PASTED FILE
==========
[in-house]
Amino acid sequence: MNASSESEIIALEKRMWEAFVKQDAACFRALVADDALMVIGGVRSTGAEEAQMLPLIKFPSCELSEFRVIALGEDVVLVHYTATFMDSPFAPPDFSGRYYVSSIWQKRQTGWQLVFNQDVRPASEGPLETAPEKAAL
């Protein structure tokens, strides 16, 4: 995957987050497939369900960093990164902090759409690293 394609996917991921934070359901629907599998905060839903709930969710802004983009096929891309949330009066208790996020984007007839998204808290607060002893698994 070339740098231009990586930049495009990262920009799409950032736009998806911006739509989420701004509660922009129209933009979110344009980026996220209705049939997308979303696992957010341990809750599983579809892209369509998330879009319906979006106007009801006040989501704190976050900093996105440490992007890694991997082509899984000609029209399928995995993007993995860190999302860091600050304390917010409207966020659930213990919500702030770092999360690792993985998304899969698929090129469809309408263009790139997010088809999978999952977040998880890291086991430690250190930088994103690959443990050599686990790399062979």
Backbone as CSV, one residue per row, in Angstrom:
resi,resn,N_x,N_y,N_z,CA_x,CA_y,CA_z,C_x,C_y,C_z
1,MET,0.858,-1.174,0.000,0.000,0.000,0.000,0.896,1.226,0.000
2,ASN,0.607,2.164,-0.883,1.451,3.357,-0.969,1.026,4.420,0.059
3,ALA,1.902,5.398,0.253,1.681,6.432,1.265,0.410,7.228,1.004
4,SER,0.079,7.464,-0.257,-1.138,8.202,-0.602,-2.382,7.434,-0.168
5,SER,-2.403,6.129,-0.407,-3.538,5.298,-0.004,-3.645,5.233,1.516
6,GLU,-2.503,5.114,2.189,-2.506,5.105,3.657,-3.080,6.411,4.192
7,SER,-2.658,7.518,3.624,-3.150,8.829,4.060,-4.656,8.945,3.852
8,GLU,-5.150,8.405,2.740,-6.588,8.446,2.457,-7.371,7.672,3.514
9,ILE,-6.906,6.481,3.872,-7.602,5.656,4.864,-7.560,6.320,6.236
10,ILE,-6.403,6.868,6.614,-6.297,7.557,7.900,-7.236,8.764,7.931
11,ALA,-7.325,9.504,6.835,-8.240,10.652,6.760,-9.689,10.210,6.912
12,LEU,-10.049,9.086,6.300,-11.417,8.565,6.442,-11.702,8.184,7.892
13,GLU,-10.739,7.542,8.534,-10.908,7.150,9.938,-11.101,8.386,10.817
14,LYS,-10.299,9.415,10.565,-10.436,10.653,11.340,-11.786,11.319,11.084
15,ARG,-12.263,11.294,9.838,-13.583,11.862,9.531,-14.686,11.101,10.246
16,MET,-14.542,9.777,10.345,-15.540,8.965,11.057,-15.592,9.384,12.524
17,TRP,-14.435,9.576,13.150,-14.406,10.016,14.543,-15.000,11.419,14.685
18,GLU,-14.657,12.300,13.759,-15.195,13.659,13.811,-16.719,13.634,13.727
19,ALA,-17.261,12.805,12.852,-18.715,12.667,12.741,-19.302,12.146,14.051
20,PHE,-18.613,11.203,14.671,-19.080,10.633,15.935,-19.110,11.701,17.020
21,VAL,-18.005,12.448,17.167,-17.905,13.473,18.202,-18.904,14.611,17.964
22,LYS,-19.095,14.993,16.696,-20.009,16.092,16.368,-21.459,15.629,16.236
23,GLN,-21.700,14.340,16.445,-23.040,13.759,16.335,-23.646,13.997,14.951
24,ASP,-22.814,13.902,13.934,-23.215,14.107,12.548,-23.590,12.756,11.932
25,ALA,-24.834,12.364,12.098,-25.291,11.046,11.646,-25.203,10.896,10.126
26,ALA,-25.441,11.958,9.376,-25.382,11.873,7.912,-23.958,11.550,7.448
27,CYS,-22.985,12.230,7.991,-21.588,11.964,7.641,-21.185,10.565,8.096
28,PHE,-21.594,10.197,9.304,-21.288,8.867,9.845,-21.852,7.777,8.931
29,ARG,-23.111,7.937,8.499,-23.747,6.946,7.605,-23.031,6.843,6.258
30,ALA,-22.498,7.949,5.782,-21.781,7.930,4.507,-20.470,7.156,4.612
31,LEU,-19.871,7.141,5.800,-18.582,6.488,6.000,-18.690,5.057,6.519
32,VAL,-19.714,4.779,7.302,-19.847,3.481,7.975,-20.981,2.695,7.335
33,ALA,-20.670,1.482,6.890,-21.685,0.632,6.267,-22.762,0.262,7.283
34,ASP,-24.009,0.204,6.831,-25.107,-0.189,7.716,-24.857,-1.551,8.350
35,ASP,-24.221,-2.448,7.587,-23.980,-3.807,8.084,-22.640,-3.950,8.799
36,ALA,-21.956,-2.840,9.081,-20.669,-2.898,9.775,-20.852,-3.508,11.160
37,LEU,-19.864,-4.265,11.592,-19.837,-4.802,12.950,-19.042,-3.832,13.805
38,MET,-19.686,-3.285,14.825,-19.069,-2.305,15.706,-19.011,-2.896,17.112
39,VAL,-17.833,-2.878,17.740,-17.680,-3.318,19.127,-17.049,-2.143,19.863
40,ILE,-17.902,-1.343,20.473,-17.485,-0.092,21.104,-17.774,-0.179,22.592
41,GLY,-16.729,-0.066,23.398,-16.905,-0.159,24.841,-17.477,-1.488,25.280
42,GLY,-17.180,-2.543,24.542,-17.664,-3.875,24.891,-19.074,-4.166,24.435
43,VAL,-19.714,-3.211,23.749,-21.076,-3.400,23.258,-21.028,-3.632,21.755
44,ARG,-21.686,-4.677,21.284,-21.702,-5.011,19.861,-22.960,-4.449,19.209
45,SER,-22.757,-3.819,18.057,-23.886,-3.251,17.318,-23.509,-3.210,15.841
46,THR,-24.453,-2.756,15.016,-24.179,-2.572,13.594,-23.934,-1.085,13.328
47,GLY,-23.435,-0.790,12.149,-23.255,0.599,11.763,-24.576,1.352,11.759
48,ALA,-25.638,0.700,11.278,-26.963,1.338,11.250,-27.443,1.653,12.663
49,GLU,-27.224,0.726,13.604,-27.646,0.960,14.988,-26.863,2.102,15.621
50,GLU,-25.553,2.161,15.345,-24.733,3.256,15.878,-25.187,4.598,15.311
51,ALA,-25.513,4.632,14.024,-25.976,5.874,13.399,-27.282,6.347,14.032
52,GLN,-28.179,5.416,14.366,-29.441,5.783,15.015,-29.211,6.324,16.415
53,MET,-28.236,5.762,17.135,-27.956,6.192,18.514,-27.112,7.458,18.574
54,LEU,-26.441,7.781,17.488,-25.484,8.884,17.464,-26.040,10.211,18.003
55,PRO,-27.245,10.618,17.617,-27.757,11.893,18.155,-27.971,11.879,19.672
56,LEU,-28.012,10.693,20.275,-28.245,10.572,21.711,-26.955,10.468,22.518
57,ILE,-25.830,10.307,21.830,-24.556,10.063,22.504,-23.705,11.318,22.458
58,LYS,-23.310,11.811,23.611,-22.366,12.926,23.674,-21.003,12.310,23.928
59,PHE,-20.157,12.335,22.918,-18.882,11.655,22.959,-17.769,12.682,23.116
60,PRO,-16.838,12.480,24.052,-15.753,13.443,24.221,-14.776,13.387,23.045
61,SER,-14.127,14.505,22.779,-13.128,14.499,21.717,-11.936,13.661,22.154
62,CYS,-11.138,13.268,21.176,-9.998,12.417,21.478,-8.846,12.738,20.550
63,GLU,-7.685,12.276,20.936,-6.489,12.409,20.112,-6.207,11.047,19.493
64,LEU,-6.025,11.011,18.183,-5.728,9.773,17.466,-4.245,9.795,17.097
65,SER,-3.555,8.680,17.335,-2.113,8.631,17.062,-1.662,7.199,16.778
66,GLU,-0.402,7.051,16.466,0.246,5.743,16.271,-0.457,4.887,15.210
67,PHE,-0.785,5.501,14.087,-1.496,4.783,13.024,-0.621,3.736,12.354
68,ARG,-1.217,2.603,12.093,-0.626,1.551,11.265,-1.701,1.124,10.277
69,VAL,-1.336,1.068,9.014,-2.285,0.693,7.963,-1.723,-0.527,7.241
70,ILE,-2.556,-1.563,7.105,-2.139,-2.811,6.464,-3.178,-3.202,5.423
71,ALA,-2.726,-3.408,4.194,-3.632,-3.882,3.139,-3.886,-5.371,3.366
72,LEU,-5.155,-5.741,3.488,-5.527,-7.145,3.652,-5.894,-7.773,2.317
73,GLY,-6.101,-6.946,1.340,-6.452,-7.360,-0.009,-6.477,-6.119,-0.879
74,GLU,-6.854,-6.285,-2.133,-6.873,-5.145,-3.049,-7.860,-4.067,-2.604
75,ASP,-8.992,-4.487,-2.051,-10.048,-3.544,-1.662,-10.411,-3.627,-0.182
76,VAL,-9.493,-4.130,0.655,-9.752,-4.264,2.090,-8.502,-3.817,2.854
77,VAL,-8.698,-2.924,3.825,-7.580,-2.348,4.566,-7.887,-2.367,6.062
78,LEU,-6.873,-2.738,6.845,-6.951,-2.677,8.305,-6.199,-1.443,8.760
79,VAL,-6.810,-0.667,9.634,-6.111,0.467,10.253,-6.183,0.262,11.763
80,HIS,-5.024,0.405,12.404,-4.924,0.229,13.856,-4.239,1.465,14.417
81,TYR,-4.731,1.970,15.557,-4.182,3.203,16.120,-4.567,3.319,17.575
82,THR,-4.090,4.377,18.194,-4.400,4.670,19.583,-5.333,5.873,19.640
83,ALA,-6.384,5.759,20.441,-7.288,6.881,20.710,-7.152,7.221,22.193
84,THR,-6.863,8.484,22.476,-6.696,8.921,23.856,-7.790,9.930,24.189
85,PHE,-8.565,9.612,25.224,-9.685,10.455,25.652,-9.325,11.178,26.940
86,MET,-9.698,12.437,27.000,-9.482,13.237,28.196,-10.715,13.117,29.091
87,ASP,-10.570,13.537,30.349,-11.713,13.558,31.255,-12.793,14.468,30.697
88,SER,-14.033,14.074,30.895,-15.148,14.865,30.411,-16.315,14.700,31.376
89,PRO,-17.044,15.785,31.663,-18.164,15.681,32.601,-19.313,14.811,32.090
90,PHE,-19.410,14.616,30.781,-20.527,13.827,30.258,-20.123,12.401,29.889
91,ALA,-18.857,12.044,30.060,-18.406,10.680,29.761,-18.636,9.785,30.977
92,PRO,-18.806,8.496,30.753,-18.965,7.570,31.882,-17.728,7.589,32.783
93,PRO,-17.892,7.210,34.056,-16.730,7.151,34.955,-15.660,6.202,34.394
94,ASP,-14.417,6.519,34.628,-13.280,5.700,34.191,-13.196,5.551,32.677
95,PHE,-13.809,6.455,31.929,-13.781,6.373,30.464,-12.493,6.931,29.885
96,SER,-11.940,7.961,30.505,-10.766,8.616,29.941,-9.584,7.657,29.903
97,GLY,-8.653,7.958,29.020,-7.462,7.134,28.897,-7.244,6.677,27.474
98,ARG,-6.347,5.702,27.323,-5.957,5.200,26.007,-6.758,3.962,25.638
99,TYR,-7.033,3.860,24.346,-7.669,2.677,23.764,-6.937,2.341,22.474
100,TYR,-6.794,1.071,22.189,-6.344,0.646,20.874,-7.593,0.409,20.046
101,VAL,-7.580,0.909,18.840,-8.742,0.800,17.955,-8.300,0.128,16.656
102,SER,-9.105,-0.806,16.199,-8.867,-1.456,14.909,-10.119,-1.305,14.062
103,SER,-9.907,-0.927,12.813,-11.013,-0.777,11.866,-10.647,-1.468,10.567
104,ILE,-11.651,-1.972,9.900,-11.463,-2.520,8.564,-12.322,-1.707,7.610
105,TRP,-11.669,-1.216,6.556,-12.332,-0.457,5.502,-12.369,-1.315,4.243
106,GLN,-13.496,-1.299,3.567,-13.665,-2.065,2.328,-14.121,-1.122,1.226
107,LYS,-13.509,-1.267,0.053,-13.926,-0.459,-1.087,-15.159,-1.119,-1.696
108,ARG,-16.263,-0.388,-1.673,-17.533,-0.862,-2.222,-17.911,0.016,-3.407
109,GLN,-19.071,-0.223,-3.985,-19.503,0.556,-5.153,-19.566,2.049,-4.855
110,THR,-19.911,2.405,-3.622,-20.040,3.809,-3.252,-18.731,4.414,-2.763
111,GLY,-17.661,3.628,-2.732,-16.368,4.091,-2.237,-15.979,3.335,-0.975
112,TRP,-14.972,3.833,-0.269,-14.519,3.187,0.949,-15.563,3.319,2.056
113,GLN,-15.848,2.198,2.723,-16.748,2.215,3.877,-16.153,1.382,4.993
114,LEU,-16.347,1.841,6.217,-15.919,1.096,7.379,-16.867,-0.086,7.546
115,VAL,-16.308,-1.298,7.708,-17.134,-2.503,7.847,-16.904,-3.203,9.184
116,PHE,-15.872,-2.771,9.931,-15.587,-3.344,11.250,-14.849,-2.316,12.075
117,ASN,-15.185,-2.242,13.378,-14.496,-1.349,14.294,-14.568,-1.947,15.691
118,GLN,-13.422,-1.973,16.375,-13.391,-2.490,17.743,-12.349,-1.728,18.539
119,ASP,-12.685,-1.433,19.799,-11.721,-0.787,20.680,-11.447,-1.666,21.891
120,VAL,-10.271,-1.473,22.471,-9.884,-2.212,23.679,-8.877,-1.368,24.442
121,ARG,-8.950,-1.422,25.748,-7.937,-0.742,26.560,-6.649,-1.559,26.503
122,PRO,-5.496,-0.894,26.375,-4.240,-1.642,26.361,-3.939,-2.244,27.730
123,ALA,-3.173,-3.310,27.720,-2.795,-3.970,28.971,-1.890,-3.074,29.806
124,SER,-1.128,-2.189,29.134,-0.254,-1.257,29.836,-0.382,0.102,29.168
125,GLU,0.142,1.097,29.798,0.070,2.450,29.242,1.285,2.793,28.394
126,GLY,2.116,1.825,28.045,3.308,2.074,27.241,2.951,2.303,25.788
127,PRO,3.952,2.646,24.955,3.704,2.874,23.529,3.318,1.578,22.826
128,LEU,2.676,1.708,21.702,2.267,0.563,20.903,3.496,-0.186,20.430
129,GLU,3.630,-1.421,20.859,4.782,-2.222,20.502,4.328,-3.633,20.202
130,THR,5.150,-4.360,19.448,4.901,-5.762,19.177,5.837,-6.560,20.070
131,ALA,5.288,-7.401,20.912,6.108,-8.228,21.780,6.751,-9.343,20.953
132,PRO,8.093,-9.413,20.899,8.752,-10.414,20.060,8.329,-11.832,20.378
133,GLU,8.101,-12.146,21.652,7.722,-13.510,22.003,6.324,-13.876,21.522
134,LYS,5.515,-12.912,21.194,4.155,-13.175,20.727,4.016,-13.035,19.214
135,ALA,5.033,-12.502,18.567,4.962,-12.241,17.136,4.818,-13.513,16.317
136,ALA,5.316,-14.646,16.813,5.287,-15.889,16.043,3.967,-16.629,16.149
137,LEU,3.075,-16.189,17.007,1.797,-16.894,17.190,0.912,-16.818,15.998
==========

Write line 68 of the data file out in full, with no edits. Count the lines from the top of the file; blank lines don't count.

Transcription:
63,GLU,-7.685,12.276,20.936,-6.489,12.409,20.112,-6.207,11.047,19.493